Not quite Ash-es to Ash-es

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Not quite Ash-es to Ash-es

Aishwarya's 'comeback' film, the hugely-hyped Jazbaa, proves to be a damp squib. But don't write her off. Yet

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Published: Fri 23 Oct 2015, 12:00 AM

Last updated: Fri 30 Oct 2015, 10:59 AM

Expectations, thanks considerably to the publicity overdrive, were sky-high. The Sanjay Gupta-helmed Jazbaa was expected to reboot the career of Aishwarya Rai Bachchan. Moreover, the thriller had several upbeat factors going for it: high drama in a courtroom, the presence of the flavour of the season, Irrfan Khan, and the slick storytelling style which is the calling card of its director.
Over the opening weekend, ads in newspapers proclaimed it had received an outstanding response in the Middle East. In India, trade vigilantes reported that Jazbaa, an adaptation of the Korean film Seven Days, had drawn a tepid response across the nation. Reviews ranged from unqualified praise to hostile downers, especially about the script's bombastic dialogue.
Politely, you could call Jazbaa a disappointment both on the quality count and the box-office takings. By contrast, Meghna Gulzar's Talvar has met with a far more positive response, although not without barbs that it tends to be partisan in defence of the convicted suspects, the parents of the slain Aarushi Talwar, and their household help Hemraj Banjade.

THE COMEBACK THAT FELL FLAT: Aishwarya Rai Bachchan in Jazbaa (left), an adaptation of the Korean film Seven Days (centre) - though one reckons director Sanjay Gupta would've fared far better if he'd opted to obtain remaking rights to the American TV series The Good Wife (right) and cast Ash as its titular character instead
In any case, Talvar is technically taut, leagues ahead of Meghna Gulzar's own initial jabs at filmmaking with Filhaal and Just Married. By contrast, Sanjay Gupta depends excessively on brain-boggling, frantic editing and shots of Mumbai city with the mandatory clouds sprinting, in fast motion, across the skyline. Emotional content (which the title Jazbaa indicated) is perfunctory and frequently over-the-top with La Bachchan coerced into hysterics.
Courtroom dramas do need a revival in Bollywood. A dekko at the ultra-cool and seamlessly crafted American TV series The Good Wife would be an excellent reference point. How you wish Gupta had obtained its remaking rights instead, casting Aishwarya Rai Bachchan in the title part and Shabana Azmi as her feisty colleague at a law firm!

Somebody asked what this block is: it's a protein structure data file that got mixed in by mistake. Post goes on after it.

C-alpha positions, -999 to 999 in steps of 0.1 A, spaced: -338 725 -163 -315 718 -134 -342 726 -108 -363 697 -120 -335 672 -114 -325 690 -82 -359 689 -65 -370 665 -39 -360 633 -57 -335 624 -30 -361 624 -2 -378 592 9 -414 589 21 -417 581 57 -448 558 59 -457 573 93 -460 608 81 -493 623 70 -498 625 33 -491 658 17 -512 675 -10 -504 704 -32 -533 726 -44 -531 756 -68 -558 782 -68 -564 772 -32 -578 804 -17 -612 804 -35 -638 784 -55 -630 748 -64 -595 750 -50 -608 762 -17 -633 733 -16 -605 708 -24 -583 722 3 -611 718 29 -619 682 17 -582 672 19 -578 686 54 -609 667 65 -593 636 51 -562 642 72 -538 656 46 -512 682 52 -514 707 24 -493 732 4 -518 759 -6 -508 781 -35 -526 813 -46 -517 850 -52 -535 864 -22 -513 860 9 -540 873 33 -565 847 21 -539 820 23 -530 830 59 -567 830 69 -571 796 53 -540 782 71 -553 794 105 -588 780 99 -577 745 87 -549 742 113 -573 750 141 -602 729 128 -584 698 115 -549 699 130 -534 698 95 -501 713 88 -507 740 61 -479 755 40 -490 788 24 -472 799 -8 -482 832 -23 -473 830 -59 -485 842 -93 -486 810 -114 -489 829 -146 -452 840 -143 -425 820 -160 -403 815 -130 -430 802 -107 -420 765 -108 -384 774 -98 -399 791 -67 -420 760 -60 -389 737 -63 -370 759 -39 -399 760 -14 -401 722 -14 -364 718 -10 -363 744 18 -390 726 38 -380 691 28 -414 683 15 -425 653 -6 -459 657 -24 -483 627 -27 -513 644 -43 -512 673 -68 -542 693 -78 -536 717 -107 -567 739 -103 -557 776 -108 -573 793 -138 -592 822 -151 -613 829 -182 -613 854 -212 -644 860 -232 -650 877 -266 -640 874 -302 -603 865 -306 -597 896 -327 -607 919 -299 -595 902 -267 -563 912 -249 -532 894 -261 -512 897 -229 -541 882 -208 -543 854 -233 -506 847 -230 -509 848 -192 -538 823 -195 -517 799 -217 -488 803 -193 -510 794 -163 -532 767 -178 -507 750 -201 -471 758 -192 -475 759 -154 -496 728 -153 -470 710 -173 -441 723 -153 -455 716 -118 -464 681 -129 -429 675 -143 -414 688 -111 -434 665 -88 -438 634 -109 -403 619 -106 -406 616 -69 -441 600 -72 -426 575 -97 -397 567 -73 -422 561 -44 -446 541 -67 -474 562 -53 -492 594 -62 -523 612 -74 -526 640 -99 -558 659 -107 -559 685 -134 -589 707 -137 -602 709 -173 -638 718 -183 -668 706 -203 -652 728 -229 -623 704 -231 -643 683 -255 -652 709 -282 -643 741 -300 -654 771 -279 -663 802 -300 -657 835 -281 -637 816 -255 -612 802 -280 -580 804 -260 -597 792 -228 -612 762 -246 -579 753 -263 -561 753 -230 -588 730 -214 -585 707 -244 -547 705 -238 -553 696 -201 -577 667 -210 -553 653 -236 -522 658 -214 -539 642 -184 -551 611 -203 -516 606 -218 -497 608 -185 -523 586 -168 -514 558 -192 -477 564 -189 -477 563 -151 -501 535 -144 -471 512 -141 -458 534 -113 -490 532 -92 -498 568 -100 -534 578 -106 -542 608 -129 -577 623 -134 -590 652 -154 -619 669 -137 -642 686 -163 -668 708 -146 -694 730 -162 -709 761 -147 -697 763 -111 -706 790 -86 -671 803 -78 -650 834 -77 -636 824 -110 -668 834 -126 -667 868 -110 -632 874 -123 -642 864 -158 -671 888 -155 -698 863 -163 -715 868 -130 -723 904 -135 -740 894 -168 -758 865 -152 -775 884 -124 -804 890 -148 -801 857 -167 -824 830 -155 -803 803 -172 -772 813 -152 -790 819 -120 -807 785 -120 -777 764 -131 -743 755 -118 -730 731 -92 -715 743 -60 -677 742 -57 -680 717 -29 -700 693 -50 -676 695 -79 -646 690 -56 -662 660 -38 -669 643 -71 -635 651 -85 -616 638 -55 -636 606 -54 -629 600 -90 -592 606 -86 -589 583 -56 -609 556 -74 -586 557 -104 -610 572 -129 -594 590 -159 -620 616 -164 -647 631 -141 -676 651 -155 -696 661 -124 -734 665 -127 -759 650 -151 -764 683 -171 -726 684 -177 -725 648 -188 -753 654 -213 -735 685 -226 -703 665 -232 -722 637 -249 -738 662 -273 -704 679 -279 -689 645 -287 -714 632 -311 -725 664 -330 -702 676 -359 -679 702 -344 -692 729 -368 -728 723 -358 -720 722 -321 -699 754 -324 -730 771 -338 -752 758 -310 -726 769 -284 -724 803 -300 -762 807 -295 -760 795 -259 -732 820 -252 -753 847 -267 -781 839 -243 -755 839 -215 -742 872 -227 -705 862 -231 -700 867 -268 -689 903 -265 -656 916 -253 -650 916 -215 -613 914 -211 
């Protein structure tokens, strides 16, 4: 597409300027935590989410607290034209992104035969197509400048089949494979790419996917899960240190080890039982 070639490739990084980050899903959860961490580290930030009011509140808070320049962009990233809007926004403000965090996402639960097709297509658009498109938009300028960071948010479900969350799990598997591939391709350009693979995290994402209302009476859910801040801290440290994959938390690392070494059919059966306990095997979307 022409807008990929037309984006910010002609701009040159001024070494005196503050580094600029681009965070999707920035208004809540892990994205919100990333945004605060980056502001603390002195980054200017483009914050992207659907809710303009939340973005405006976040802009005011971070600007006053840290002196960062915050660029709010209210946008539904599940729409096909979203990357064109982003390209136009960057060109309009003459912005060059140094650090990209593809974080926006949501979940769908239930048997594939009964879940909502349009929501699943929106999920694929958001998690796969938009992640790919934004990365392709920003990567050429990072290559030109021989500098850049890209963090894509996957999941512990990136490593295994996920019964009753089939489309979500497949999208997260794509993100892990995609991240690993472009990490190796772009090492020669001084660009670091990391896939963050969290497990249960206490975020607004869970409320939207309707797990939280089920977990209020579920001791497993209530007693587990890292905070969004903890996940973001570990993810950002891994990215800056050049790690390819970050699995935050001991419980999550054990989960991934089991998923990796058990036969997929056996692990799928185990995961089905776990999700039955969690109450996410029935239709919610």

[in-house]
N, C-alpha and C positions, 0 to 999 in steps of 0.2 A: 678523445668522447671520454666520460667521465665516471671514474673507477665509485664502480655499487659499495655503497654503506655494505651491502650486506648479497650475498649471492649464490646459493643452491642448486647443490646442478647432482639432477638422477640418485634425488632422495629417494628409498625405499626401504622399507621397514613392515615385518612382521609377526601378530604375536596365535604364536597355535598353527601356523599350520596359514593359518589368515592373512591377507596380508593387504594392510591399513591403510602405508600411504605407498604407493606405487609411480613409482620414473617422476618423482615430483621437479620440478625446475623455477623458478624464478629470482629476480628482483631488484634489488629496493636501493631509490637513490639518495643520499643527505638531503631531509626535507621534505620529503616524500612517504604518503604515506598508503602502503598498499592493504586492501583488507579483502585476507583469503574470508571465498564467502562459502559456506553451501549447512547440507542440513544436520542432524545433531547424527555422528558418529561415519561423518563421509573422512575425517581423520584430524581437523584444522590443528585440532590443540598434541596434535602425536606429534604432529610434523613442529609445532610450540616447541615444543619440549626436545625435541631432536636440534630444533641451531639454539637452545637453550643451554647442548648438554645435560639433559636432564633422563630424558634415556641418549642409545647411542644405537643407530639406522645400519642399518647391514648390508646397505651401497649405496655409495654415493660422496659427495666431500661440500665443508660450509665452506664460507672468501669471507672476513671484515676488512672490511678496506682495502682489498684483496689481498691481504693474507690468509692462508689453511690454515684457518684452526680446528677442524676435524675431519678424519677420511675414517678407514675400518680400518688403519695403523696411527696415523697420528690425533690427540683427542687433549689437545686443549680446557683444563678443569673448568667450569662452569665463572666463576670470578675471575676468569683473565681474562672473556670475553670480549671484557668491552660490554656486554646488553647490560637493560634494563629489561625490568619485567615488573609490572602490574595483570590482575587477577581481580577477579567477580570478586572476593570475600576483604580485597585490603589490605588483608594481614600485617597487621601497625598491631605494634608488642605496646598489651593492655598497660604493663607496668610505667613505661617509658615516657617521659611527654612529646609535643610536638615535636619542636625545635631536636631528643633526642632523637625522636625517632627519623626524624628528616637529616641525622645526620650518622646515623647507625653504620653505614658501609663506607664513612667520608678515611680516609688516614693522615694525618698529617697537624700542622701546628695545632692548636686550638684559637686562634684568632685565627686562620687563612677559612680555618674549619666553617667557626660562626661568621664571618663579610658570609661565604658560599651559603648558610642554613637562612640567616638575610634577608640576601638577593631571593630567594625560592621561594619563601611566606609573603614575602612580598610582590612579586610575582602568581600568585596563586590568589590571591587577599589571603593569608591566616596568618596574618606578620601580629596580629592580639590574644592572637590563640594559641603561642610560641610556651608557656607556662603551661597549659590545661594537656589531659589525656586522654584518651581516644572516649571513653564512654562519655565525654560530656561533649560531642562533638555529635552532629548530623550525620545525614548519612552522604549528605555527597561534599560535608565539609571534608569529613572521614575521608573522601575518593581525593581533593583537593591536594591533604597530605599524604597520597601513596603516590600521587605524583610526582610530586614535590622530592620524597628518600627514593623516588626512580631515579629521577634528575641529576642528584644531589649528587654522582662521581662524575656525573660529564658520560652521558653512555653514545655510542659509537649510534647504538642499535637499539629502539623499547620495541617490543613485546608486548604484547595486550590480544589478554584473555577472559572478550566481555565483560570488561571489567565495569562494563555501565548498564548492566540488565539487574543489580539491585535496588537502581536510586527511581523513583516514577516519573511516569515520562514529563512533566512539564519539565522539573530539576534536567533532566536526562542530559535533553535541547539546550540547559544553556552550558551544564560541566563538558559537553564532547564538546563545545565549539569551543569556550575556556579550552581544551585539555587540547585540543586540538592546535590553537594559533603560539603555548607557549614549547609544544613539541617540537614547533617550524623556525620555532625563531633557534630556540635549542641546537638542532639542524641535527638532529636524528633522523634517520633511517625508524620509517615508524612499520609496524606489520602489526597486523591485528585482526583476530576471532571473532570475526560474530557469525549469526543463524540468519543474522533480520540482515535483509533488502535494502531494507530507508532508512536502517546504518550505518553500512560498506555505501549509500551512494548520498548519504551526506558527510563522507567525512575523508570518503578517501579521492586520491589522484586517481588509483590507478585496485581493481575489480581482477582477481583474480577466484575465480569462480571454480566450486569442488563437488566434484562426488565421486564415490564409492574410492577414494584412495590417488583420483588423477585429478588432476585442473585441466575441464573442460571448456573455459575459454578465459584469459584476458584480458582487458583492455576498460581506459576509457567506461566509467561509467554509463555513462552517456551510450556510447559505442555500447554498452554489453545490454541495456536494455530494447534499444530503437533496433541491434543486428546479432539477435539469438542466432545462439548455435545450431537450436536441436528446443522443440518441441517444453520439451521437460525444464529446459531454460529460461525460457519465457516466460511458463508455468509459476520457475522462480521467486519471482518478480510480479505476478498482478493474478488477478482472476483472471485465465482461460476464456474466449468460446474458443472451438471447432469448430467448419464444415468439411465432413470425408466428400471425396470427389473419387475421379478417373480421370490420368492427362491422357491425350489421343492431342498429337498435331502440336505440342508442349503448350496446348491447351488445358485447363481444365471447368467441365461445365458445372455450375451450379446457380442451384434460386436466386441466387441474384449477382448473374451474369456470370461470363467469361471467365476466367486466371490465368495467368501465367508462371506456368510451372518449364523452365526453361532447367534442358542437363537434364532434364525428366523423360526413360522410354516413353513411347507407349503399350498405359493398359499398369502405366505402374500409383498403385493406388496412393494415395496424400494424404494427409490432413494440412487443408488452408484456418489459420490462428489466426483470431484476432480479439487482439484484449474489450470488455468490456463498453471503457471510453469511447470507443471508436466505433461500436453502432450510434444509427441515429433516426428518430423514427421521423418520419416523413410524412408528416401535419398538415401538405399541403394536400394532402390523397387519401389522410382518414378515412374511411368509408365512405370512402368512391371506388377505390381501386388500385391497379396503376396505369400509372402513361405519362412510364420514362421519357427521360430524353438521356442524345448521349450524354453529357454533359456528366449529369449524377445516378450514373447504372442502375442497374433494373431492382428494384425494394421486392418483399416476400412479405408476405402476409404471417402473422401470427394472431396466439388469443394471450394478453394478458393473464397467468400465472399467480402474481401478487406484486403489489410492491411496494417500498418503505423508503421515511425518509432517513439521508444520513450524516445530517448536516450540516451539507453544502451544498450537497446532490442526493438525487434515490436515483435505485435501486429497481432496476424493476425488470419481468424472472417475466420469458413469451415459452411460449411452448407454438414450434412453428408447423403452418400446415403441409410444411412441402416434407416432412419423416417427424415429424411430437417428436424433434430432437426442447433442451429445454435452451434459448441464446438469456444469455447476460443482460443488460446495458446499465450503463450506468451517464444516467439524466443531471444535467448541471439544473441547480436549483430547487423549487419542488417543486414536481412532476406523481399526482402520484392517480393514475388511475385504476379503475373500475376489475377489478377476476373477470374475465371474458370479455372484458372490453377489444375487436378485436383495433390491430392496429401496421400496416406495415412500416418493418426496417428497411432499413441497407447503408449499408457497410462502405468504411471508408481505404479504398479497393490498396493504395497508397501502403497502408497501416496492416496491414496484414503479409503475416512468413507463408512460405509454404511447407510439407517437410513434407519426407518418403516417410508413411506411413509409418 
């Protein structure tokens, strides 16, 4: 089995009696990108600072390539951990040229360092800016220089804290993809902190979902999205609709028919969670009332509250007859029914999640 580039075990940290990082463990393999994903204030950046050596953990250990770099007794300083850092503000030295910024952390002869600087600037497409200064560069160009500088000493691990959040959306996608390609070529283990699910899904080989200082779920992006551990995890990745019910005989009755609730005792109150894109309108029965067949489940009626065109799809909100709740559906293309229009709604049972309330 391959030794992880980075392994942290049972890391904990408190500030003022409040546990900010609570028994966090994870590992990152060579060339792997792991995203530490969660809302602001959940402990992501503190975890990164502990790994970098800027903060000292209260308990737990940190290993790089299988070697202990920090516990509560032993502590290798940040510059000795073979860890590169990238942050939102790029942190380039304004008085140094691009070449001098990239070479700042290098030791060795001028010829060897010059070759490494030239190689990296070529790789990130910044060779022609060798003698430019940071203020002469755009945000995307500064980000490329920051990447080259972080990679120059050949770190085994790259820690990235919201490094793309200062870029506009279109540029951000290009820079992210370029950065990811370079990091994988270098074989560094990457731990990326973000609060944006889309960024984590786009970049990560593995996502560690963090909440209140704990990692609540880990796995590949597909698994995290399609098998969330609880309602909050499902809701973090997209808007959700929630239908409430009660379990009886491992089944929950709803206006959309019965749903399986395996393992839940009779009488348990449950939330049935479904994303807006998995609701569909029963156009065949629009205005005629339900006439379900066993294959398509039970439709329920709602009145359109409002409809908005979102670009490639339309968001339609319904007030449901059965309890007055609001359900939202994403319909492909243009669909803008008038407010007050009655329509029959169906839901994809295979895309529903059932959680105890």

The snag is that when the producer-cum-director isn't ransacking Hollywood feature films like Quentin Tarantino's Reservoir Dogs (mangled into Kaante) and Oliver Stone's U-Turn (Musafiir), he seems to have a kink about going the Korean way. Earlier case in point: Zinda cadged from Park Chan-wook's Oldboy.
In Jazbaa, most of the actors seem to be under the weather. That includes Shabana Azmi, in a thankless supporting role. Surely India's most accomplished actress deserved a better deal. As for Aishwarya Rai Bachchan's comeback act, it required superior writing rather than excessive footage.
From the look of things, Irrfan Khan has emerged as the film's sole winner. As a Dirty Harry-like cop who doesn't care about the rulebook, his emotive efficiency cannot be faulted. Indeed, he is the only reason to watch Jazbaa, if at all. The actor has been in pitch-perfect form ever since Mira Nair's The Namesake in 2006.
Now, the somewhat unfair buzz is: where does the Jazbaa crash leave Aishwarya Rai Bachchan? Down but not out, I'd say. At the age of 41, she's at a juncture where she can enact women of spleen and substance. Easier suggested than achieved, perhaps. But just check out Tabu in Drishyam. She is back in the fold with a sudden impact. Leading ladies Preity Zinta and Urmila Matondkar, who appear to be on temporary leave, also need to return in carefully selected projects.
LAURELS GALOREAishwarya Rai Bachchan has won several awards, over the years, including two Filmfare Awards and the Padma Shri by the Government of India in 2009
The brothers the most beautiful woman in theworld, she was crowned Miss World in 1994-which kickstarted her career in film 
She was also awarded the Ordre des Arts et desLettres by the Government of France in 2012
Sridevi did so with English Vinglish to a degree, and like most 'senior' heroines is now awaiting a script she feels is worth her time and effort. Madhuri Dixit, after the no-shows of Dedh Ishqiya and Gulaab Gang, maintains, "I've been listening to quite a few scripts but none of them have excited me so far." A pity, because, ideally, she's big screen material rather than being relegated to the position of an ever-smiling juror on reality shows.
Currently, Aishwarya only has Ae Dil Hai Mushkil on her plate. Going by Karan Johar's track record of styling his heroines - particularly Kajol and Alia Bhatt - she's in safe hands. Also, he has never given his leading ladies subservient parts.
Meanwhile, she continues to lead the way when it comes to endorsing beauty products and, believe it or not, real estate properties.
In terms of cinema, like it or not, her drop-dead gorgeous looks - be it her blues eyes and demure smile - overpower her acting abilities. Yet, she has startled her sternest detractors occasionally with tour de force performances in Mani Ratnam's Iruvar, Sanjay Leela Bhansali's Hum Dil De Chuke Sanam and Devdas, not to forget Ashutosh Gowariker's Jodhaa-Akbar.
Clearly, if she's tenacious enough, there's hope. Fingers crossed, the best of Aishwarya Rai Bachchan is yet to come. 

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